No civic welcome for refugees
Sinn Féin Councillor Cionnaith Ó Súilleabháin upset the Labour Party chairperson of Clonakilty UDC when he suggested at a recent meeting that the West Cork town host an official welcome ceremony for the refugees who have been dispersed there.
Eighty refugees were loaded onto a bus in Dublin three weeks ago and taken off to Clonakilty. The local authority and the Southern Health Board, however, made no provision for their arrival in terms of legal advice, interpreters, community care, or to provide support and ensure a welcome into the town.
A pitiful £15 a week payment is made to refugees to meet all their needs outside of their full board accommodation, although Irish people are given £30 per week in comparable circumstances.
Local people have done a great deal to compensate for this gross neglect by council and health board. They have established a Friends of Asylum Seekers group to foster understanding of the refugees' situation and to involve the refugees in some of the town's activities, such as the choir and sports activities. They have attempted to dissipate any resentment towards the refugees which could be fostered in the absence of any adequate provision by the service providers to promote acceptance and welcome.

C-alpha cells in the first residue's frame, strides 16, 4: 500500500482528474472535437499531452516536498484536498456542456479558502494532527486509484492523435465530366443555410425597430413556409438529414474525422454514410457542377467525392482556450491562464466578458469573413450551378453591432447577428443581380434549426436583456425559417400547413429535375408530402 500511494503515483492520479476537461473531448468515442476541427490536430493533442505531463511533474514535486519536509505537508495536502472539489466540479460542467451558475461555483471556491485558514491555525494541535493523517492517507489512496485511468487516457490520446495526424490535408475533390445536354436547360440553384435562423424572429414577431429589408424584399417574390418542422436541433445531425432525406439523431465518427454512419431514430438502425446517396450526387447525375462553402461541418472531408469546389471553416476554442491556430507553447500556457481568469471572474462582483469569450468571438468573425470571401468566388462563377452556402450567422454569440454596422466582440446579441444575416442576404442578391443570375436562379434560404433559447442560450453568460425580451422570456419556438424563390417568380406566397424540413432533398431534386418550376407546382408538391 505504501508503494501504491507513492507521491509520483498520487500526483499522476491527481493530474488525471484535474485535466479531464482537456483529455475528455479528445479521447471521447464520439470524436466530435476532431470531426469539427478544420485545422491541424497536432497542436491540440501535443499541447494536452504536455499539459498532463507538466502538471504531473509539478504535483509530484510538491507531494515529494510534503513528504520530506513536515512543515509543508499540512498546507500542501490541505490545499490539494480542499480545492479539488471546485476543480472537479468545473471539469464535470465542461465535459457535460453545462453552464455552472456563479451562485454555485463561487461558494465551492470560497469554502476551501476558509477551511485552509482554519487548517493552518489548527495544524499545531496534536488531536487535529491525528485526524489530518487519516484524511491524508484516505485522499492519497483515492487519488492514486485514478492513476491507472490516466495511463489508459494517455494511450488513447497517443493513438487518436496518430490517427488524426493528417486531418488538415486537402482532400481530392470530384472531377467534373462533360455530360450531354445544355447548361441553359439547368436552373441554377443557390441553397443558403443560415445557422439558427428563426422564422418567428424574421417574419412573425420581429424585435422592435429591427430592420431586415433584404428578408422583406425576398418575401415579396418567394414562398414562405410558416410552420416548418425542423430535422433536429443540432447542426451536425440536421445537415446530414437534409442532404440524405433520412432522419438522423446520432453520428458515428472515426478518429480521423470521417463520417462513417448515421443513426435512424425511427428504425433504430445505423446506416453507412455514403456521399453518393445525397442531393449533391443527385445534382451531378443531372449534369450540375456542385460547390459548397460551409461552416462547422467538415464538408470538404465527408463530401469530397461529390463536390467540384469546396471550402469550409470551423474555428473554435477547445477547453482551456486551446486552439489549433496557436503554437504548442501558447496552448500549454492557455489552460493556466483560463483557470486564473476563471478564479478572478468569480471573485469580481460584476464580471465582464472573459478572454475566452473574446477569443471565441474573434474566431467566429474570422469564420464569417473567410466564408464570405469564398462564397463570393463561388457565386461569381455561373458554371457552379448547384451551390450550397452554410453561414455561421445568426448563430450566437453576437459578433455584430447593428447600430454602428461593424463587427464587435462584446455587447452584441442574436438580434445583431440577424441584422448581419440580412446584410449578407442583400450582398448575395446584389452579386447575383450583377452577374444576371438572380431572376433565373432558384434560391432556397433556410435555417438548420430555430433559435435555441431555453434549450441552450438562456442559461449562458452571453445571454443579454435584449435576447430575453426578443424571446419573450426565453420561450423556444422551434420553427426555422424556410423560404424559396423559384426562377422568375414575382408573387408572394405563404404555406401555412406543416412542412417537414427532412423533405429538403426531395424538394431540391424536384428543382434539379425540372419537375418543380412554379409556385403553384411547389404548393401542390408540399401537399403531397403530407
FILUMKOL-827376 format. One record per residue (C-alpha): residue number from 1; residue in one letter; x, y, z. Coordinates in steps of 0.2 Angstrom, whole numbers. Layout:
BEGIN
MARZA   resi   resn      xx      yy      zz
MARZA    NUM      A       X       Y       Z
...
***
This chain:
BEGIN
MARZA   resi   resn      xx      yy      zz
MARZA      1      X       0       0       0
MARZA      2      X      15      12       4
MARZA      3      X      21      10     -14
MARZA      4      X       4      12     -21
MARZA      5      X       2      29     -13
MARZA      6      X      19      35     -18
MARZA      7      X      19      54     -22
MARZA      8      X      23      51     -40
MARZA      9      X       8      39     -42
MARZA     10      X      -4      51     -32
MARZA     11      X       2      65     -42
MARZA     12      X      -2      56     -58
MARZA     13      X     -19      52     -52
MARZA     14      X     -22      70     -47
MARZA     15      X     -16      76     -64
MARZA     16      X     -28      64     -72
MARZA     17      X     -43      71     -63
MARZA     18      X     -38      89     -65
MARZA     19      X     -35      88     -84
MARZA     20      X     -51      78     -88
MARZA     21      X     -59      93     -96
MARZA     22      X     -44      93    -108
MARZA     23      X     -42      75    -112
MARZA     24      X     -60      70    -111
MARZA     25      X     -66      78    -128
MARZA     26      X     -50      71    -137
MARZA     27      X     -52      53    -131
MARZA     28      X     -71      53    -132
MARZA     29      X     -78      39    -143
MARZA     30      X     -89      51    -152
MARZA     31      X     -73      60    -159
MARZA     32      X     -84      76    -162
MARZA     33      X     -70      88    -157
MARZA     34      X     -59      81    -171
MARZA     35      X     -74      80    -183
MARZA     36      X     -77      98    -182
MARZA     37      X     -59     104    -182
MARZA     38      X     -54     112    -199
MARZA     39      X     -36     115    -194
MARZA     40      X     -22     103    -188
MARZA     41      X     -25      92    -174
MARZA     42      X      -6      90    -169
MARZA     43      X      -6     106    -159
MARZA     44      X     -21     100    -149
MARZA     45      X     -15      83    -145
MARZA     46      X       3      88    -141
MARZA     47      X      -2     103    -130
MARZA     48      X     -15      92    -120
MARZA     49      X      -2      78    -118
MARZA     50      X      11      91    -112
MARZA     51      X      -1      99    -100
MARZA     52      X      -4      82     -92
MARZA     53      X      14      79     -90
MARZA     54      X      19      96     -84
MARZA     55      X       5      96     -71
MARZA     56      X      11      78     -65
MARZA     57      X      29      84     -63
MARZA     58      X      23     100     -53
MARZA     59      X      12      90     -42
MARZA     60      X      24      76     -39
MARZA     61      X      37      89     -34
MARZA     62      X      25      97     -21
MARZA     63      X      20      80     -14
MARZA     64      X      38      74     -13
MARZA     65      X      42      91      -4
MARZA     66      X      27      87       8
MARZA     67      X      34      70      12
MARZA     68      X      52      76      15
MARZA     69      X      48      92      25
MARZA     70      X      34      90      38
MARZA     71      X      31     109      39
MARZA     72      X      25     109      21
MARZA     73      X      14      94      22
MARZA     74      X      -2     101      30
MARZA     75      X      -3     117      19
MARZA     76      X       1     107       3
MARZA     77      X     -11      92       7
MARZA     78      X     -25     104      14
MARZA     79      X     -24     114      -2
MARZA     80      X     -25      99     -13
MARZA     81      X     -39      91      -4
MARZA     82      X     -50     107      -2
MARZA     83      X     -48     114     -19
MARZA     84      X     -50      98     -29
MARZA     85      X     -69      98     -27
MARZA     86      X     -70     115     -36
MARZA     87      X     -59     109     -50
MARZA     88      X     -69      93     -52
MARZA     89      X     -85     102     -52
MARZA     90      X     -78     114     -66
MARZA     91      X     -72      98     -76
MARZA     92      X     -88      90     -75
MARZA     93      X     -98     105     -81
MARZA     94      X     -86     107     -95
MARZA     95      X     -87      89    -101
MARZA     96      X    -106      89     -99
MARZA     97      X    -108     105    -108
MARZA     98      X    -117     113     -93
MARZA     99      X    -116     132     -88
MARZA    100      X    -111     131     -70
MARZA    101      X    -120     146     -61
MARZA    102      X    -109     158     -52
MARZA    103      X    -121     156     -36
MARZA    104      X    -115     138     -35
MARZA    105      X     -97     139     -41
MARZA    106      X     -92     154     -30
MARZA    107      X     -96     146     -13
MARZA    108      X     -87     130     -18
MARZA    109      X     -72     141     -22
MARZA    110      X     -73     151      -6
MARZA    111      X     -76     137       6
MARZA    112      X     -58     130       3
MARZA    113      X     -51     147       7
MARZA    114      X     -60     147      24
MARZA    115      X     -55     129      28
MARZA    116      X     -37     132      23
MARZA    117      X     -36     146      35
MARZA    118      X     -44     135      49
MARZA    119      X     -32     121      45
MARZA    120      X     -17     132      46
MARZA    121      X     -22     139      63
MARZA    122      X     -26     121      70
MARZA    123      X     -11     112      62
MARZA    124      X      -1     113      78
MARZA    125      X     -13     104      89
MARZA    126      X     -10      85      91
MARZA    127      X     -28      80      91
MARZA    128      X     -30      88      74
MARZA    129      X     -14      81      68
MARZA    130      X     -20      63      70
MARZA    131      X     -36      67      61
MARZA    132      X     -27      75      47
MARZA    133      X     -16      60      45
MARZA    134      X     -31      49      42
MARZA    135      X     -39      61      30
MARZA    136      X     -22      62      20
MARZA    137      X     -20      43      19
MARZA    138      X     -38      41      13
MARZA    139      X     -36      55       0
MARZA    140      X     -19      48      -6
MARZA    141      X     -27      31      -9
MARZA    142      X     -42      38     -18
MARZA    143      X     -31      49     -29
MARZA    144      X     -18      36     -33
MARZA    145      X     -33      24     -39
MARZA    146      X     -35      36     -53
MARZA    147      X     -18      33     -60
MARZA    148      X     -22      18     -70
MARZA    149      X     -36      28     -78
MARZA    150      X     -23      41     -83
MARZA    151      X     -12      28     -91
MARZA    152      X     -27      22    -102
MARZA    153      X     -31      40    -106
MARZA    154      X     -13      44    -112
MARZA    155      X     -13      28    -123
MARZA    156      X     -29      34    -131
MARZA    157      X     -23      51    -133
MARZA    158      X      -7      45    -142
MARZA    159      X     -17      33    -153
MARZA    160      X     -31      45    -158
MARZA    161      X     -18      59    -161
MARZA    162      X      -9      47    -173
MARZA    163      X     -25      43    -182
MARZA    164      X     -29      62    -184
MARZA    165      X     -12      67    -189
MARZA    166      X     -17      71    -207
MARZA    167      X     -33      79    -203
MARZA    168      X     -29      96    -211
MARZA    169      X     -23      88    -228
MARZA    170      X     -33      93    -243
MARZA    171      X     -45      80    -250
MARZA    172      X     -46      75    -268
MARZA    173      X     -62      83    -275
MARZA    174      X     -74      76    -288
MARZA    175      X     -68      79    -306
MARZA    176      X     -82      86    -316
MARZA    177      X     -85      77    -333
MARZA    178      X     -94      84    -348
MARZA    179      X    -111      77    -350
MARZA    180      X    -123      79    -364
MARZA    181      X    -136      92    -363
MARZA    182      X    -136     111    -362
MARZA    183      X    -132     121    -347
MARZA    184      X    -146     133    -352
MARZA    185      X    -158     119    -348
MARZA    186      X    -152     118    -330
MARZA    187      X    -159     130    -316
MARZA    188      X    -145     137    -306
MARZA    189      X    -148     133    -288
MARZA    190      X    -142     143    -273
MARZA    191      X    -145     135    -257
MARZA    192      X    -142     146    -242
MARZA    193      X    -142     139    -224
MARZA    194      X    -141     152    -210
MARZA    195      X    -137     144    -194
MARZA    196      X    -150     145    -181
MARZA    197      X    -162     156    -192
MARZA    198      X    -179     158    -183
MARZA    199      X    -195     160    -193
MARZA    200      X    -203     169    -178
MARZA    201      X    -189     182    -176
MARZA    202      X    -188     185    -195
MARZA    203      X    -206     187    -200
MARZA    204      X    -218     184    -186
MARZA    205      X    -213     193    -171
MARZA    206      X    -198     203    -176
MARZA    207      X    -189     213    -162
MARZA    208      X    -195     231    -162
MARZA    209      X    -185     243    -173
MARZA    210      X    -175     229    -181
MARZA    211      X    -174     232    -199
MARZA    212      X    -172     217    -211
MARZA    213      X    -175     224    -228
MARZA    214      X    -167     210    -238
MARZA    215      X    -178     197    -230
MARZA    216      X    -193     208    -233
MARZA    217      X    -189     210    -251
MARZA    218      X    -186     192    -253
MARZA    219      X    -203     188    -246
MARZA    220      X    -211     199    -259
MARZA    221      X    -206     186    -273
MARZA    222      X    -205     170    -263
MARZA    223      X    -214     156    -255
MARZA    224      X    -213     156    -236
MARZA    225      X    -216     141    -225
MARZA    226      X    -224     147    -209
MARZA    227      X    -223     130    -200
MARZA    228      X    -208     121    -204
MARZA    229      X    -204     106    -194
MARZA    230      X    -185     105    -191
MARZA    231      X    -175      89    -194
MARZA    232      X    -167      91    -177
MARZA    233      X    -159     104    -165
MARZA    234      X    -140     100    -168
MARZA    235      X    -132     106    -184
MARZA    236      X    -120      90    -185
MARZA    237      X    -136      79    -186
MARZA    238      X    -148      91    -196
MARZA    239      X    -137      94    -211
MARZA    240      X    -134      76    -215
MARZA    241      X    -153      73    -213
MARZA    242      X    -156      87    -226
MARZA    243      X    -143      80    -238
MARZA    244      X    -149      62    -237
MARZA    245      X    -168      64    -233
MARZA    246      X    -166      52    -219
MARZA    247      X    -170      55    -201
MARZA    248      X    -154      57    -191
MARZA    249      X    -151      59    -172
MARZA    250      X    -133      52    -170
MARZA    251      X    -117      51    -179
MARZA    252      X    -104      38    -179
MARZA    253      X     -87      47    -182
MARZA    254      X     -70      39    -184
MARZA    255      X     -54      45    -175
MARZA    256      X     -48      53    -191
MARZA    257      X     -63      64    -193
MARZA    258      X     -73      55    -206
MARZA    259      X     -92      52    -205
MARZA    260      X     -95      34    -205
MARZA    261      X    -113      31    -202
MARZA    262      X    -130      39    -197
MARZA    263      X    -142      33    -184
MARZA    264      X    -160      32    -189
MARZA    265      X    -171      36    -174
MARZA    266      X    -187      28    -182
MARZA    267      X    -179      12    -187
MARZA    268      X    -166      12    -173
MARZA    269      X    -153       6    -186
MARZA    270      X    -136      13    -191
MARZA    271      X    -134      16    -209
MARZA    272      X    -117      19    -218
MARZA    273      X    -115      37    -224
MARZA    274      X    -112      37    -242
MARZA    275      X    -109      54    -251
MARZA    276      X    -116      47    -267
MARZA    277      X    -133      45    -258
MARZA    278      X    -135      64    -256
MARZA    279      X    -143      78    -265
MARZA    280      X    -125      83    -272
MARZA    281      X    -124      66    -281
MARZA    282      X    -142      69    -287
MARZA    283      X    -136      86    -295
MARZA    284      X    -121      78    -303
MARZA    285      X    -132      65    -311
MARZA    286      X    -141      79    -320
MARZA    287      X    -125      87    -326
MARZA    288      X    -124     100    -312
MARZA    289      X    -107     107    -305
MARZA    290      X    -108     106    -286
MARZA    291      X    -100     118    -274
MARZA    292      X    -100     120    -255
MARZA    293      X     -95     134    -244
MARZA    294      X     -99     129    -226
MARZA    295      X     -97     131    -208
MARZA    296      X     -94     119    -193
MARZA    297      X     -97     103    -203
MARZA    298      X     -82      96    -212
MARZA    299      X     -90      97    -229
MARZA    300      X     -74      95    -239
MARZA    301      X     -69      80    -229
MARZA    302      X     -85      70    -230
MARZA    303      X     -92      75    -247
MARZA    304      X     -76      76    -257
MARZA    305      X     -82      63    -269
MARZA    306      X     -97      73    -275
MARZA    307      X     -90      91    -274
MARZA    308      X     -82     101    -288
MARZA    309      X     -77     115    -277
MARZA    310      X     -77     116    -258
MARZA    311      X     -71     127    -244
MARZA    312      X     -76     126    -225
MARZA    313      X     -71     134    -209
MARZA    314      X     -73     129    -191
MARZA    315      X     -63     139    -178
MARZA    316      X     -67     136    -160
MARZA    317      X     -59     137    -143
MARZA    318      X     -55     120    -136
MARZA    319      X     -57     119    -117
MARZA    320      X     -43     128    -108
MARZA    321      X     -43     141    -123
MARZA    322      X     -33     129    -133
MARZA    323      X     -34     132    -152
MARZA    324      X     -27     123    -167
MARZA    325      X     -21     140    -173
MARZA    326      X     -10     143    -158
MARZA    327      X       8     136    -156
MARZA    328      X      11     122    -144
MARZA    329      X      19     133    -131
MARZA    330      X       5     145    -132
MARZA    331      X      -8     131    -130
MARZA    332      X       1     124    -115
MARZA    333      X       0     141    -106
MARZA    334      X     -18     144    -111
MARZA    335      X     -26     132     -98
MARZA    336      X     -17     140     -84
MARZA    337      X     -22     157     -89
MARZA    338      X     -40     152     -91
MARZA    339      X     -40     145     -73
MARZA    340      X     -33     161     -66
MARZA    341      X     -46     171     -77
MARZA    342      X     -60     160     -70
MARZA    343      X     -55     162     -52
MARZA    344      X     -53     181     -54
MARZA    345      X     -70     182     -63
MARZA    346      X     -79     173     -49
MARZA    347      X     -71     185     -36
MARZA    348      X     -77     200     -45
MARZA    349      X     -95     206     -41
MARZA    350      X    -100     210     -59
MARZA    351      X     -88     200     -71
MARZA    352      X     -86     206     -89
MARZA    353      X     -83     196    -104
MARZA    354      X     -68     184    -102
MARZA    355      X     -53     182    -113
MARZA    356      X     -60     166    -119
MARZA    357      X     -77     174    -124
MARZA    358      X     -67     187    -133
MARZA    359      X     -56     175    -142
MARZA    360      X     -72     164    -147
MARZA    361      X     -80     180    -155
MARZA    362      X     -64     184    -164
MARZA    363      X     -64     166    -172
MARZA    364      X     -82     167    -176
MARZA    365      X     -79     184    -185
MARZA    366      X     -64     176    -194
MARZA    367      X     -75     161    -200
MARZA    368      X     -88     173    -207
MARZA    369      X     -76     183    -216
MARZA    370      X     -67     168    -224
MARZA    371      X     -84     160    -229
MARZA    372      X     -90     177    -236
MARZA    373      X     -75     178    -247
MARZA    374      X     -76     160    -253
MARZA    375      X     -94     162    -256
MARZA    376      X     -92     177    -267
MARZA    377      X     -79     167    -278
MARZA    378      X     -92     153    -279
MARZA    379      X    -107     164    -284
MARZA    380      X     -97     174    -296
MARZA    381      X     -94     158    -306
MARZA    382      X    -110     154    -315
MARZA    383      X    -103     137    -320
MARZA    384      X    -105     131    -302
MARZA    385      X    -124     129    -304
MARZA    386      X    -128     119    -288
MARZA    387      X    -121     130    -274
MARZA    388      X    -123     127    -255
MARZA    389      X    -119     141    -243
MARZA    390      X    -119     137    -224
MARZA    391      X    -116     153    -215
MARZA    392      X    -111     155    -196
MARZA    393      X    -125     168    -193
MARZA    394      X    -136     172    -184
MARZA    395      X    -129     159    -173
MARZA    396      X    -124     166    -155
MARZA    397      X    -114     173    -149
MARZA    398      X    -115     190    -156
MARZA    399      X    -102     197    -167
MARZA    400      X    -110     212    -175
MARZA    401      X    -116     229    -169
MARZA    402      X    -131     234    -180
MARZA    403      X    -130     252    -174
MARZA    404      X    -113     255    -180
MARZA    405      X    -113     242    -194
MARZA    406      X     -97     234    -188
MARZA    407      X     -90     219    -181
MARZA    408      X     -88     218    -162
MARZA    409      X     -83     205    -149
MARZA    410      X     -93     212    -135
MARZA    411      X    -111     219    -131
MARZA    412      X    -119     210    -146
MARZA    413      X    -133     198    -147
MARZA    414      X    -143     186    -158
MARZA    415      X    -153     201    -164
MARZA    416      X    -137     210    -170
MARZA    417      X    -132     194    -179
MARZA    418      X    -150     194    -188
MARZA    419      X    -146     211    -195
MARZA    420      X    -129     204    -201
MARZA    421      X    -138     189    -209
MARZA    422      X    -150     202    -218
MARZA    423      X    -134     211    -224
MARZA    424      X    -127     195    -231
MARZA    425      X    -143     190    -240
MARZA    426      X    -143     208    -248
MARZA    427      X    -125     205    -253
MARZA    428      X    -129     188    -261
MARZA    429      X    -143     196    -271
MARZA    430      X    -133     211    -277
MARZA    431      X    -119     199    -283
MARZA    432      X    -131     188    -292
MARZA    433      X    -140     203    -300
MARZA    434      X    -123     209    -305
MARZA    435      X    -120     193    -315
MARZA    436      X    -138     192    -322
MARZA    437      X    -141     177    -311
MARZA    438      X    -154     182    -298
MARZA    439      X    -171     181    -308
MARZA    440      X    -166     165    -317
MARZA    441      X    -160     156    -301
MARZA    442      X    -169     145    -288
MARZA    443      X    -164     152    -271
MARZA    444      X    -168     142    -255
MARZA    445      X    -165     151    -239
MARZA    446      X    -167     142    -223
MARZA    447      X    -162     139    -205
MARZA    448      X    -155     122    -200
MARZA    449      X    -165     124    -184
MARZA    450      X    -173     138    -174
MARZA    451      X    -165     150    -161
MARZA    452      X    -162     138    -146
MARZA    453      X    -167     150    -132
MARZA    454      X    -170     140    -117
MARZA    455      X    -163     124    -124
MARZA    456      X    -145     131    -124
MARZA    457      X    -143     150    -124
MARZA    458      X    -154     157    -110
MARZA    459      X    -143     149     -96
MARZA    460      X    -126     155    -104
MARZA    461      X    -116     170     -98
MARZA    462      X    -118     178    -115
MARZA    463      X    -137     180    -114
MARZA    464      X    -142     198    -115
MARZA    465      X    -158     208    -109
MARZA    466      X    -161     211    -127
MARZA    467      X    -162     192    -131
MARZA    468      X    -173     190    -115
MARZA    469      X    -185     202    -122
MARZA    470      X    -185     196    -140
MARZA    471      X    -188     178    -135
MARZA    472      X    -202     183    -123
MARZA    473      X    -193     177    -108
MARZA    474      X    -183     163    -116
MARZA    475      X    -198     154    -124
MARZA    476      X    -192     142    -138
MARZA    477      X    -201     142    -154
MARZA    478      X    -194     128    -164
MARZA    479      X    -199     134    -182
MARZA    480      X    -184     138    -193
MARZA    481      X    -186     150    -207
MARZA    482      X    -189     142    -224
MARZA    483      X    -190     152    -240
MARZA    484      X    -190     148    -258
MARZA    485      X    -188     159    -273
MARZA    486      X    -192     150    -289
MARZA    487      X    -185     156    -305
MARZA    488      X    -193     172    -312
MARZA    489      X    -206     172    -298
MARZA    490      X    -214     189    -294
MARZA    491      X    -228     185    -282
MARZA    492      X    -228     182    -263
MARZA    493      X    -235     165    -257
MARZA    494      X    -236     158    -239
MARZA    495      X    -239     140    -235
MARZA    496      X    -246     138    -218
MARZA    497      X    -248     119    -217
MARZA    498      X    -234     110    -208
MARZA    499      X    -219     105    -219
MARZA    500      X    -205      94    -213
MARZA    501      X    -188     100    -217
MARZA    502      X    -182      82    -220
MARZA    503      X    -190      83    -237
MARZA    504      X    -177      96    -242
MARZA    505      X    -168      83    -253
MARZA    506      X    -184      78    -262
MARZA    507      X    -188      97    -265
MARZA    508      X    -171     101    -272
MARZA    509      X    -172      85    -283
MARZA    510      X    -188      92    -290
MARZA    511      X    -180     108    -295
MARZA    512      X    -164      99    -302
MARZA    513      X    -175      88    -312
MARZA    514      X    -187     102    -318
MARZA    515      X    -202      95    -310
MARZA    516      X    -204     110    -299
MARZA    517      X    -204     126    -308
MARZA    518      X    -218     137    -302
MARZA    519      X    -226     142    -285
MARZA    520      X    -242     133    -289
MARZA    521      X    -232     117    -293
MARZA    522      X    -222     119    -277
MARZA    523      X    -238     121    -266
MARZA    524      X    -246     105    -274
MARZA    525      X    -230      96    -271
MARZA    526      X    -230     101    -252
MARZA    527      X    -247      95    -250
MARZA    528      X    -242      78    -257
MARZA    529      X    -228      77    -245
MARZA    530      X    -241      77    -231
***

As it is, the Immigration Control Platform, led by Aine Ní Chonnaill, a school teacher in the local convent school, has grasped the opportunity to leaflet the town.
At the council meeting of Tuesday, 1 February, Cionnaith Ó Súilleabháin proposed a civic welcome for the refugees, so that the people of the town ``could see their elected representatives united in extending the hand of friendship to the newcomers''.
Chairperson Michael O'Regan took umbrage at this proposal and accused the Sinn Féin man of attempting to back him into a corner publicly and of undermining his authority. Ó Súilleabháin explained that nothing could be further from the truth and reiterated his position that the council should take the lead by setting a good example to the rest of the community. He asked whether the chairman, a Labour Party councillor, was aware of his party's strong policy concerning refugees.
Ó Súilleabháin then proposed a motion, seconded by independent councillor Anthony McDermott, calling on the government to give refugees the right to work and take educational courses, which both Fine Gael and Fianna Fáil councillors opposed. The motion was defeated by six votes to two.
Speaking afterwards, the Sinn Féin councillor said: ``The inertia of the service providers, compounded by the attitudes of the consensus parties, shames us all, particularly given the terrible tragedies which the refugees have suffered and the privations they must endure in seeking asylum here in Ireland.''